Ravi Shastri posted this picture of himself with his motherTwitter/Ravi ShastriMother’s day is here and sportspersons have joined the laity in celebrating the occasion by thanking their mothers. Not to be left behind is one man who often finds himself in a controversy whenever he makes a powerful assertion – Indian cricket team’s head coach Ravi Shastri.But on the occasion of Mother’s Day, the former India international put out a tweet that is not only not controversial but also very touching. He shared a picture of himself with his mother and while wishing him a happy Mother’s Day, also described her as his ‘biggest critic.’Yes, you heard that right, Mrs Shastri is the biggest critic of the former India all-rounder and not the various people with whom he has been in a war of words. The picture shared by the India coach had him wearing a casual shirt with fruit prints on it, the sort of easy-going look which we have become accustomed to from Shastri. Shastri and Ganguly have been involved in war of wordsGetty ImagesAll this while we thought that the biggest critic ofthe 56-year old was former India captain Sourav Ganguly. The relationship between the two men soured after Shastri accused Ganguly of being ‘disrespectful’ for not attending the interview where Shastri was appearing as a candidate for the job of Indian national team’s coach, despite being part of the panel interviewing the aspirants.Never to let an attack go unanswered, the ‘Prince of Kolkata’ responded by criticising Shastri for his words. This led to a souring of relations which continues to the present day. During India’s tour to England last year, when the head coach described the team under his watch as India’s best touring side, Ganguly responded to that comment by calling them ‘immature.’Shastri also, on his part, has taken potshots at Dada. He didn’t include Ganguly in the list of best Indian captains, apart from making snide, indirect comments about the former skipper. But, as the retired all-rounder himself has revealed, it is not Ganguly but his own mother who is his worst critic. Well, that’s one critic he won’t mind having in his life. Maybe, it has been her criticism that made the cricketer-turned-broadcaster-turned-coach so successful in his career.
A housewife died from electrocution at Kadakati village in Ashashuni upazila on Friday. Quoting local people, Shahidul Islam Shahin, officer-in-charge of Ashashuni Police Station, said Moina Khatun, 28, wife of Afaz Uddin, came in contact with live electric wire while cleaning a refrigerator with a wet cloth in the morning, leaving her dead on the spot. Police recovered the body and sent it to local hospital morgue.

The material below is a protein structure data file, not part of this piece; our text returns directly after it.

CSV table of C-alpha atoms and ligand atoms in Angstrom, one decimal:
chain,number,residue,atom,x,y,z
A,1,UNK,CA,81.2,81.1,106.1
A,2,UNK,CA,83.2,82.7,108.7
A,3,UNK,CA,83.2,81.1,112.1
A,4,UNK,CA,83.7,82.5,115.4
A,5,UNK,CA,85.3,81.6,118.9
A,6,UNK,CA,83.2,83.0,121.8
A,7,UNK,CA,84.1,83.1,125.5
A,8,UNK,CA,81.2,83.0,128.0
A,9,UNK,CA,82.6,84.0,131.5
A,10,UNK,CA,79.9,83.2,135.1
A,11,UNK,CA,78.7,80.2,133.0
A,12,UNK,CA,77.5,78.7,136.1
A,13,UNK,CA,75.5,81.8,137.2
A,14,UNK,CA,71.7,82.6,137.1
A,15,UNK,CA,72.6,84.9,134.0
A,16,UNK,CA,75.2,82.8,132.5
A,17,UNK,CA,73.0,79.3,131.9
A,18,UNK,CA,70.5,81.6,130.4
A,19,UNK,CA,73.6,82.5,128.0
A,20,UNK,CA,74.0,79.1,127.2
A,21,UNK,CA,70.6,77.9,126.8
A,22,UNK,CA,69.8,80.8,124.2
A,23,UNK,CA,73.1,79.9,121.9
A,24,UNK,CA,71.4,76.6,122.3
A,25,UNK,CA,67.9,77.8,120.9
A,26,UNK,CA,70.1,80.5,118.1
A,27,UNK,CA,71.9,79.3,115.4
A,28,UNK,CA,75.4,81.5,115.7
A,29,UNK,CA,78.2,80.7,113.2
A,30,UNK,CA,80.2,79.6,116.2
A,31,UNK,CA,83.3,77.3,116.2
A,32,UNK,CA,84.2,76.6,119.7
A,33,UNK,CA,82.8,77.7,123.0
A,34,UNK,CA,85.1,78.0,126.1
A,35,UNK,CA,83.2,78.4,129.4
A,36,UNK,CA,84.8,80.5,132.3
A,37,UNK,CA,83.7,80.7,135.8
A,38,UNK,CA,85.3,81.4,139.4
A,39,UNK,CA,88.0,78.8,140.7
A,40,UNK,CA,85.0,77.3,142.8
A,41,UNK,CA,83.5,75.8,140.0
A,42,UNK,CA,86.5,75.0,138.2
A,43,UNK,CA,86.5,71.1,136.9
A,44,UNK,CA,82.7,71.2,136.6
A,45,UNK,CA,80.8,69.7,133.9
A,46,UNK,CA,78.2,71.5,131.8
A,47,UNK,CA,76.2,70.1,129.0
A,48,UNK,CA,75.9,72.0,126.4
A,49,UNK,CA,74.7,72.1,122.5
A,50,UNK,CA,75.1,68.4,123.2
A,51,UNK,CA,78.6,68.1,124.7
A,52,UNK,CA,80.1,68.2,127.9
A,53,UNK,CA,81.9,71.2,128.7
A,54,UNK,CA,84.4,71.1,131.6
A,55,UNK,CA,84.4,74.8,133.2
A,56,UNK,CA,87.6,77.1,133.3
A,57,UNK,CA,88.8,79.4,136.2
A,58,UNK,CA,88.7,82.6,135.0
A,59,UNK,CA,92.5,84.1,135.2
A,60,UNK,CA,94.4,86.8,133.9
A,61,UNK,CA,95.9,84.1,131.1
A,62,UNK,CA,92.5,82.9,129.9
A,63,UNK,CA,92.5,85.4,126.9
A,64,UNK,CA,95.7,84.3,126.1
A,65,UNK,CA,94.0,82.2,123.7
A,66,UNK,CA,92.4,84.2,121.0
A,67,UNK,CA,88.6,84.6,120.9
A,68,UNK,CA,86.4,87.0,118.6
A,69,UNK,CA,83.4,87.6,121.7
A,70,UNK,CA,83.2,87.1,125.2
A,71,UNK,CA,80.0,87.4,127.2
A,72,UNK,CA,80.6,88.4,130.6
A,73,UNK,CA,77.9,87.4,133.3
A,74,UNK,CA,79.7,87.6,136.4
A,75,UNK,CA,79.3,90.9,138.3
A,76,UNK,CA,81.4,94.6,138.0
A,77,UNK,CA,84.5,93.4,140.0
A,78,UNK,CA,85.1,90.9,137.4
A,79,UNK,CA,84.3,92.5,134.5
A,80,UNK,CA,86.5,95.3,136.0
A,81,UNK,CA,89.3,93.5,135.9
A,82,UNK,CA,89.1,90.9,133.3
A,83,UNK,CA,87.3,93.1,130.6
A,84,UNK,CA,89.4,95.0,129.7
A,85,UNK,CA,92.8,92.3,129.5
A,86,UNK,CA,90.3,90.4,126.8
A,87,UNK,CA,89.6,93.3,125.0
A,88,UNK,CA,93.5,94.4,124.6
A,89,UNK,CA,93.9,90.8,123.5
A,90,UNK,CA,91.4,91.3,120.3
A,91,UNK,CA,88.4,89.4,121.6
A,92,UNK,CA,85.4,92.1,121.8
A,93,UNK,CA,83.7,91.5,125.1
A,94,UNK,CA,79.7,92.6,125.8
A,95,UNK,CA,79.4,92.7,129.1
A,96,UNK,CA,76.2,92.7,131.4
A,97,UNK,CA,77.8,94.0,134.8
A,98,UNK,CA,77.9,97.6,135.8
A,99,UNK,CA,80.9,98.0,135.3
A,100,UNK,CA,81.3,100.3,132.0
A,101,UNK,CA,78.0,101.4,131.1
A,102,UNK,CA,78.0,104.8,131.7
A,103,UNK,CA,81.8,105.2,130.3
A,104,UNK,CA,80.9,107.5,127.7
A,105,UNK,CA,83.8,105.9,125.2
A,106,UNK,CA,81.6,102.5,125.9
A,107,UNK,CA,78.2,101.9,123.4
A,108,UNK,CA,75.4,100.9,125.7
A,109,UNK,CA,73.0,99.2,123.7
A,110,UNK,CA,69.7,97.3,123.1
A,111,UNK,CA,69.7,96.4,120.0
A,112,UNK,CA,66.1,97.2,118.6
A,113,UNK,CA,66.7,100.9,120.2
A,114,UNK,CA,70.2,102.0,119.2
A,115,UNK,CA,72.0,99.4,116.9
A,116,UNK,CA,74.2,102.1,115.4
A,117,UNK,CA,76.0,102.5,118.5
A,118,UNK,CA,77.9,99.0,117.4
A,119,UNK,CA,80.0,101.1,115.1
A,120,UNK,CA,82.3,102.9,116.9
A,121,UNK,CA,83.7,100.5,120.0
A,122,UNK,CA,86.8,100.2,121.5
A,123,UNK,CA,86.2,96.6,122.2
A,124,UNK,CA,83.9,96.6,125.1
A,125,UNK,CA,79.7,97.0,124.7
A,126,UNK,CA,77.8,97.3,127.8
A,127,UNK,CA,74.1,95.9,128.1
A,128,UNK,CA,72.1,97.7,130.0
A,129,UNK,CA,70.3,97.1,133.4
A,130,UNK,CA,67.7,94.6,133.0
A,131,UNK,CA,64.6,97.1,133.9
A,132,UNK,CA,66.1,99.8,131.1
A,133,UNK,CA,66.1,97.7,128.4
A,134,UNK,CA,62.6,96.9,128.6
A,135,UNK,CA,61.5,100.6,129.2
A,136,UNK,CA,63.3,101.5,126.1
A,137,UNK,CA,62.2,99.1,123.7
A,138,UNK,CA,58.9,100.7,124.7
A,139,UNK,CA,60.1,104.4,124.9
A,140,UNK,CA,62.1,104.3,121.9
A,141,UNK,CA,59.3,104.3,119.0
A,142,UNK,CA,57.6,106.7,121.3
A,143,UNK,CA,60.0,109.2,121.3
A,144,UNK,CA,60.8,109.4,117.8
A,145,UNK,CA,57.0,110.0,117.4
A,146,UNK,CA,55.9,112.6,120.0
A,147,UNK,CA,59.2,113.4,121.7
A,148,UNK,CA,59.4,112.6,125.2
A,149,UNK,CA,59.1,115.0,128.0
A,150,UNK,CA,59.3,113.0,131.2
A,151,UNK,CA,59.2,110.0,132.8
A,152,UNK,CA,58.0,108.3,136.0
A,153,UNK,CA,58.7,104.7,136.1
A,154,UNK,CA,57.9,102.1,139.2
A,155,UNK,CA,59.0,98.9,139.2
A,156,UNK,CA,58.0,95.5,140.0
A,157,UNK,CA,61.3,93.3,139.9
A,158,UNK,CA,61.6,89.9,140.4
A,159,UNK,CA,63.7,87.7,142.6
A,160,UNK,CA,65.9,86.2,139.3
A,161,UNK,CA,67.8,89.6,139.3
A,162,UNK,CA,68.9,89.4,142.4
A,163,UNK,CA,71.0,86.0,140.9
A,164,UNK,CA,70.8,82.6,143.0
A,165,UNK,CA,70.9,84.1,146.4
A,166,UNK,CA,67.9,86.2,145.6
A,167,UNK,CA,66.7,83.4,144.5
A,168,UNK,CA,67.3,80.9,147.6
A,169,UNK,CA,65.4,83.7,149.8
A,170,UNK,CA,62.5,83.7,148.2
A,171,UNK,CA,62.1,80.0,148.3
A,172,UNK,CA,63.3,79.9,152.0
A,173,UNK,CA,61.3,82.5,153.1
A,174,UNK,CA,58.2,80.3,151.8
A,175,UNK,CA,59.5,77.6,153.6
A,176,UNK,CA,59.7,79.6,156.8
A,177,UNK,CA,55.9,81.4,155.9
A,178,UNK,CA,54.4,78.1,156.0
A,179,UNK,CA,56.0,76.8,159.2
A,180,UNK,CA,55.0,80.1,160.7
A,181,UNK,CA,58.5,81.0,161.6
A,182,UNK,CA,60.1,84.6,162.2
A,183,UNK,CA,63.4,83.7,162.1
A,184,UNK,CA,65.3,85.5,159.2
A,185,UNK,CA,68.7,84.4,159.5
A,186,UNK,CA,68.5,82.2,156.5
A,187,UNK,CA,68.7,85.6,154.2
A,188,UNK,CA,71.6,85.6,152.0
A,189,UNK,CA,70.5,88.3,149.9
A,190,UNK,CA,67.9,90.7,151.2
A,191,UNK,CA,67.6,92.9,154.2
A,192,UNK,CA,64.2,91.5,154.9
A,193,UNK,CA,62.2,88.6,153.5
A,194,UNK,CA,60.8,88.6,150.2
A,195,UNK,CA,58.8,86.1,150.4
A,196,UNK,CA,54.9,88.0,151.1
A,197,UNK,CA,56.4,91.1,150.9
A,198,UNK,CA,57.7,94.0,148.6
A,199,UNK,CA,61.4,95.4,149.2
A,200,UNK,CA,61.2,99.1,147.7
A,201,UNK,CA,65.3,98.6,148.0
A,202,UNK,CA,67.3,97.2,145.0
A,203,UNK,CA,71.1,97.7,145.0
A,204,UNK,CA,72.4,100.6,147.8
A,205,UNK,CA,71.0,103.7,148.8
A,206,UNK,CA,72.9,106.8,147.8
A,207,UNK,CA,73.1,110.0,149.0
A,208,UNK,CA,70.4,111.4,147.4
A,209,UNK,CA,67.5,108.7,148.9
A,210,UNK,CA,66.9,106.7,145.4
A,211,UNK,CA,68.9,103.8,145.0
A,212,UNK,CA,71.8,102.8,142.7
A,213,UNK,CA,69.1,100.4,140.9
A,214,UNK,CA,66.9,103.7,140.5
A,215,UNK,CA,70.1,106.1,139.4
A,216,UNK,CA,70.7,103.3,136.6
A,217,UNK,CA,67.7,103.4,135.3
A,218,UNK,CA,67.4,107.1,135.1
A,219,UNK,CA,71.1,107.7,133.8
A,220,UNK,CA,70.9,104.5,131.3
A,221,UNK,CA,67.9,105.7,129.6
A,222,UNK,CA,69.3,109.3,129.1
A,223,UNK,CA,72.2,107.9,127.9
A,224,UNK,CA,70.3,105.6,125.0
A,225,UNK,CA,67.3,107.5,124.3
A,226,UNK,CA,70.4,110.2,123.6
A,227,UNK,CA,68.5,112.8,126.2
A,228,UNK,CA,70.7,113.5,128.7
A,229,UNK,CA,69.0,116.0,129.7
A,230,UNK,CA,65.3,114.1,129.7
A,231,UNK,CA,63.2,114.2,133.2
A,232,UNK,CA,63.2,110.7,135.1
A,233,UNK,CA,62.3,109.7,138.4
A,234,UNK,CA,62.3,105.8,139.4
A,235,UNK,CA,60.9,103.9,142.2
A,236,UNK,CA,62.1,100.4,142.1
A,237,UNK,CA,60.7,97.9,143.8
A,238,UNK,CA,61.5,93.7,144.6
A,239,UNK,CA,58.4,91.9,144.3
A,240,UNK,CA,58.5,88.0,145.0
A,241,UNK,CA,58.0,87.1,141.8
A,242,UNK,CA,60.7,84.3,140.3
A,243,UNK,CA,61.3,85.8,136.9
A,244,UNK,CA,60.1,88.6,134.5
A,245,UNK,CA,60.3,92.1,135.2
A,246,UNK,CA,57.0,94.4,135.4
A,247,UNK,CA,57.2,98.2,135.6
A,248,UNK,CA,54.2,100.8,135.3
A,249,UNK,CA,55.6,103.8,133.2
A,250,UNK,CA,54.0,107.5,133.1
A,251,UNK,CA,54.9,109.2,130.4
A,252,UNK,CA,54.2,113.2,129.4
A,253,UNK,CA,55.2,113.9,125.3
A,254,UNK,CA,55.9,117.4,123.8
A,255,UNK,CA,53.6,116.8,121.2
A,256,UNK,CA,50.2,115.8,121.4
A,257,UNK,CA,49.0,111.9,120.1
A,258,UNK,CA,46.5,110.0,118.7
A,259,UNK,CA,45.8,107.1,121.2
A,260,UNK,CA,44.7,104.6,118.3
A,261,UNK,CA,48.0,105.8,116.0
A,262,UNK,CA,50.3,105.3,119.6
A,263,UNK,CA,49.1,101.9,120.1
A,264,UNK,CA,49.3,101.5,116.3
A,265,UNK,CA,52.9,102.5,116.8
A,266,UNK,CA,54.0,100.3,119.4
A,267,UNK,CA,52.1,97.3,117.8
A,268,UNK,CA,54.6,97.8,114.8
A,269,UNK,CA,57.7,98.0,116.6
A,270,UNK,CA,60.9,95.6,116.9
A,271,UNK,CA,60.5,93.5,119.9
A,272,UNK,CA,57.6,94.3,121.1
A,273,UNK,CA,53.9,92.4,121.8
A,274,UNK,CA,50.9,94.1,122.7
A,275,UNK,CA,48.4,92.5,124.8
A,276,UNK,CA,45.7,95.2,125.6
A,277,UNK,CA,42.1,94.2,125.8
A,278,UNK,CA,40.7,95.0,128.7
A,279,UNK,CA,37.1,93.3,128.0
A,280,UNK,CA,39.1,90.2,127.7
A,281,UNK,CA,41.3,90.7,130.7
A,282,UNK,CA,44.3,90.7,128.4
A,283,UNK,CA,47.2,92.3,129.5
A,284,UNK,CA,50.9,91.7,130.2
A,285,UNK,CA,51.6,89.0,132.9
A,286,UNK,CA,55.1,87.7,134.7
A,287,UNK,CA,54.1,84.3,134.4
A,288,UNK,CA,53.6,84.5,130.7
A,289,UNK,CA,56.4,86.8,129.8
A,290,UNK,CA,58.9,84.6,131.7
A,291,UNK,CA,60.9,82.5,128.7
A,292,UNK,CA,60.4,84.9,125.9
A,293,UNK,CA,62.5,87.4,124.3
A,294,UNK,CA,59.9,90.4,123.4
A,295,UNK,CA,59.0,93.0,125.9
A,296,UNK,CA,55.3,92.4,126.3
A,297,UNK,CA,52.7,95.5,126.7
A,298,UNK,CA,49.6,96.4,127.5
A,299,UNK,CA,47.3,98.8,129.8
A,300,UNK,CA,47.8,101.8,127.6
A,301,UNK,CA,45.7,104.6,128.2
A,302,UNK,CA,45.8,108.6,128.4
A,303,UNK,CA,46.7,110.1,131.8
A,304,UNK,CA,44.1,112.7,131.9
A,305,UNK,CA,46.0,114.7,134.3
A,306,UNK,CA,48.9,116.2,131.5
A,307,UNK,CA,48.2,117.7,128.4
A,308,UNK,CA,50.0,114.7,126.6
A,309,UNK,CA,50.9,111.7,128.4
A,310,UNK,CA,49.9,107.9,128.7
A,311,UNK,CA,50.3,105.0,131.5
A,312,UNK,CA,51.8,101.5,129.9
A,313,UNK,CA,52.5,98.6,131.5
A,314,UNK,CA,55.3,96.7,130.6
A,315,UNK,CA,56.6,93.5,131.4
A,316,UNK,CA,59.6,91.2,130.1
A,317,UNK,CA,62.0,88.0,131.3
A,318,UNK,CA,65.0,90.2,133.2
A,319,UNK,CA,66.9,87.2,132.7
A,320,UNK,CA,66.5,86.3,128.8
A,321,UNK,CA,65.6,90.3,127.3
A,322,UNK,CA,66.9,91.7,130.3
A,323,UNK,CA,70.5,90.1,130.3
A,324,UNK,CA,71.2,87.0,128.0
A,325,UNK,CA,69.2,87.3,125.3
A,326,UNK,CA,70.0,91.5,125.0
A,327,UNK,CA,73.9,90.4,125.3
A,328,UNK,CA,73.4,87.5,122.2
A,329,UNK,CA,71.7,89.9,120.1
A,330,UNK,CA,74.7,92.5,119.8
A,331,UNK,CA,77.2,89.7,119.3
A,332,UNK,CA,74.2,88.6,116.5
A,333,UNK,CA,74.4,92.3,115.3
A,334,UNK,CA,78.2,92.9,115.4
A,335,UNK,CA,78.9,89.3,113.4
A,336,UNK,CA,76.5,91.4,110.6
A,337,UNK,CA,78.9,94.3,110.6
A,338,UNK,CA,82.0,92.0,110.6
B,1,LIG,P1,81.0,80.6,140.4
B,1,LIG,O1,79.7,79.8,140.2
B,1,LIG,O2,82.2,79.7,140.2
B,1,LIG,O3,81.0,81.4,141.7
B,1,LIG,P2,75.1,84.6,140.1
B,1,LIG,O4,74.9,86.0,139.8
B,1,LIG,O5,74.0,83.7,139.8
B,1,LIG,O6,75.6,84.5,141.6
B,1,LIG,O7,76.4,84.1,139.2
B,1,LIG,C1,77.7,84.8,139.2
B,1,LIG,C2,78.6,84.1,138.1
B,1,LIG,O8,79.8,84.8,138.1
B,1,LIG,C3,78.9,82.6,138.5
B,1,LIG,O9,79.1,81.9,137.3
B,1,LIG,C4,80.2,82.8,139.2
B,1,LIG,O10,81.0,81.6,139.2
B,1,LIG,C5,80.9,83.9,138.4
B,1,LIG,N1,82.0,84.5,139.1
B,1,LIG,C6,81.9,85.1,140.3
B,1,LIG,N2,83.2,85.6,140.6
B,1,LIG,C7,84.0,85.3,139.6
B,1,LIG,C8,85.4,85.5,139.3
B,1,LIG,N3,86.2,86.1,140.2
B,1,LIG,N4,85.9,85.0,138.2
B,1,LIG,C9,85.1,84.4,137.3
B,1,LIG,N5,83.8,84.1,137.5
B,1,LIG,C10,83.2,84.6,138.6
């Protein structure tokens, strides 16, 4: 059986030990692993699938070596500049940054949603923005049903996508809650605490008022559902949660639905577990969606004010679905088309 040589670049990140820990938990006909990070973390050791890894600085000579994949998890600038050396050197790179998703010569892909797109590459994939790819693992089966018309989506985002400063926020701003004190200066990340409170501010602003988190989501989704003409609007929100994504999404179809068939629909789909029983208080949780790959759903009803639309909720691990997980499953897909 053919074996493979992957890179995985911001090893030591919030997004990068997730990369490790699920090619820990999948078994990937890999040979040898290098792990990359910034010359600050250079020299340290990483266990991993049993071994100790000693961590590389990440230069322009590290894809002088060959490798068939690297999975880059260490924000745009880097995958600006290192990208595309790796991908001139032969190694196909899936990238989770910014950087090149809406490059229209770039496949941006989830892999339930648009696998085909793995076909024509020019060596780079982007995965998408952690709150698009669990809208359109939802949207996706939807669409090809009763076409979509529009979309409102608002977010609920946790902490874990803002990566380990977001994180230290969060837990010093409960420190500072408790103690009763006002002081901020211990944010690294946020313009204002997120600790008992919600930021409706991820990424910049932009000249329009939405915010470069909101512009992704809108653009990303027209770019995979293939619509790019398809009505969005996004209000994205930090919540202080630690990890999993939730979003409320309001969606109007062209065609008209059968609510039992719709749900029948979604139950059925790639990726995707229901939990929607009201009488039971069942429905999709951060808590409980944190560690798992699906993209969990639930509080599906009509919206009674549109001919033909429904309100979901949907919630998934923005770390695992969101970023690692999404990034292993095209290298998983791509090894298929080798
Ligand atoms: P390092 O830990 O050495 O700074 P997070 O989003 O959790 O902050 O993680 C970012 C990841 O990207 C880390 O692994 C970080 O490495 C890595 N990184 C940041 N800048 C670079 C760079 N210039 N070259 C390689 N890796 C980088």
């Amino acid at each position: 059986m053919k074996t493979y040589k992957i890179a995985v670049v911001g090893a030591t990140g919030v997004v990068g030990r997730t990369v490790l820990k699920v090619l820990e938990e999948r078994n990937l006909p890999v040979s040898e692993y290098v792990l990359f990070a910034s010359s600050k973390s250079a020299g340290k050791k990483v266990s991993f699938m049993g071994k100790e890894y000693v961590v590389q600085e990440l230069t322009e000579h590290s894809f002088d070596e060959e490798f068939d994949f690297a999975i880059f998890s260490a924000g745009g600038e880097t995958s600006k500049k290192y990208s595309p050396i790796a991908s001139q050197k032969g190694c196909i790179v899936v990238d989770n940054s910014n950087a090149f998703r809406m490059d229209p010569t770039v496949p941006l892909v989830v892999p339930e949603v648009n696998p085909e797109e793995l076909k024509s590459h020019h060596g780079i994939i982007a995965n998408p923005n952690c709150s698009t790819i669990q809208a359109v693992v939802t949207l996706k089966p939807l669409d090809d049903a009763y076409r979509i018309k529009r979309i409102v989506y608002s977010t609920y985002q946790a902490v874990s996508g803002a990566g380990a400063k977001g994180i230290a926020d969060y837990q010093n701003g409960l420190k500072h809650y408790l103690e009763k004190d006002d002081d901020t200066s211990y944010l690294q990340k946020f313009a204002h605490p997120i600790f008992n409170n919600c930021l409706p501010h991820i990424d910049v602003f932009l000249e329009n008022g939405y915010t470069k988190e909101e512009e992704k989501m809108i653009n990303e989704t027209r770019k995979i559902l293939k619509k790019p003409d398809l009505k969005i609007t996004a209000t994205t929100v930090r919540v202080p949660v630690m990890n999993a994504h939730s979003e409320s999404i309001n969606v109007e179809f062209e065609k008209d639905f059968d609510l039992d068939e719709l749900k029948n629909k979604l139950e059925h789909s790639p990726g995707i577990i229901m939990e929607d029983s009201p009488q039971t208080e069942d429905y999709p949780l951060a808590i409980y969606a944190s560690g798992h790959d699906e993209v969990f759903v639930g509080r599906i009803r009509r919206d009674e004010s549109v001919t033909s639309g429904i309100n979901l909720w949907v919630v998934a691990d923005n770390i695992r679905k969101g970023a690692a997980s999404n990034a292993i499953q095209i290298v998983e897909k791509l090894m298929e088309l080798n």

Katherine Streeter for NPRLight therapy helps some people with seasonal affective disorder feel better. Now it’s being tested as a treatment for bipolar disorder.As the months grow colder and darker, many people find themselves somewhat sadder and even depressed.Bright light is sometimes used to help treat the symptoms of seasonal affective disorder, or SAD. Researchers are now testing light therapy to see if it also can help treat depression that’s part of bipolar disorder.It’s unclear how lack of light might cause the winter blues, although some suggest that the dark days affect the production of serotonin in the skin.The idea with light therapy for depression is to replace the sunshine lost with a daily dose of bright white artificial light. (Antidepressants, psychotherapy and Vitamin D help, too, according to the National Institute of Mental Health.) The light box is actually more like a screen, the size of an average desktop computer. Some people call it a “happy box.”To test its usefulness in treating bipolar disorder, researchers at the Feinberg School of Medicine, Northwestern University enrolled 46 patients who had at least moderate bipolar depression. Half of participants were assigned to receive bright light therapy. The other half received a dim red placebo light. They also kept taking their regular medication.In an effort to ensure lack of bias, the placebo group was instructed not to search for information about light therapy and not to discuss the appearance of their light with anyone else in the study.All participants were told to place the light box about 1 foot from their face for a 15-minute session to start. Every week, exposure was increased until it reached a dose of 60 minutes per day. Patients didn’t have to stare at the box, says psychiatrist Dorothy Sit, lead author of the study, published last month in the American Journal of Psychiatry. They simply had to be in front of it. “They could read the paper, a journal, or look at their bills,” she says.Patients with SAD typically do their light therapy first thing in the morning, when they wake up. But earlier research by Sit found that early morning light therapy could switch people with bipolar disorder into a manic phase. So in the new study, she decided to have patients engage in light therapy midday, between noon and 2:30 p.m.After four to six weeks, Sit found 68 percent of patients using bright white light therapy achieved remission of depression compared to 22 percent of patients who received the placebo light. For the bright-light patients, “they returned to work, they were able to look after things at home, they were functioning back to their normal selves again,” says Sit.Sit and other researchers say it’s important that people with bipolar disorder not try light therapy on their own.First, the results in this study are “intriguing, but highly preliminary,” according to Al Lewy, a psychiatrist and professor emeritus at Oregon Health and Science University who was one of the pioneers of light therapy to treat SAD.And given that light therapy can trigger hypomania, Lewy says that the therapy should be conducted under a doctor’s supervision, preferably a psychiatrist. “If there’s the slightest chance that a patient will switch into a manic episode, then their doctor can be there to treat them.”Bipolar disorder, also known as manic-depressive illness, is a brain disorder that causes unusual shifts in mood, energy, activity levels and the ability to carry out day-to-day tasks, according to the National Institute of Mental Health. About 3 percent of the U.S. adult population suffers from the disorder.This study “offers a glimmer into a new pathway for treatment,” says psychiatrist Ken Duckworth, medical director of the patient advocacy group National Alliance on Mental Illness. That’s needed, he says, because “bipolar depression is one of the most difficult types of depression to treat.” Medications such as mood stabilizers can help treat the manic phase of bipolar disorder are not effective in treating the depressive phase, Duckworth says. And people with bipolar disorder “spend most of their time on the depressive end of the spectrum.”Sit says it’s important to see her findings duplicated in future research, which should also investigate how the light affects the body’s circadian rhythms at different times of day, and how that affects bipolar symptoms.Copyright 2017 NPR. To see more, visit http://www.npr.org/. Share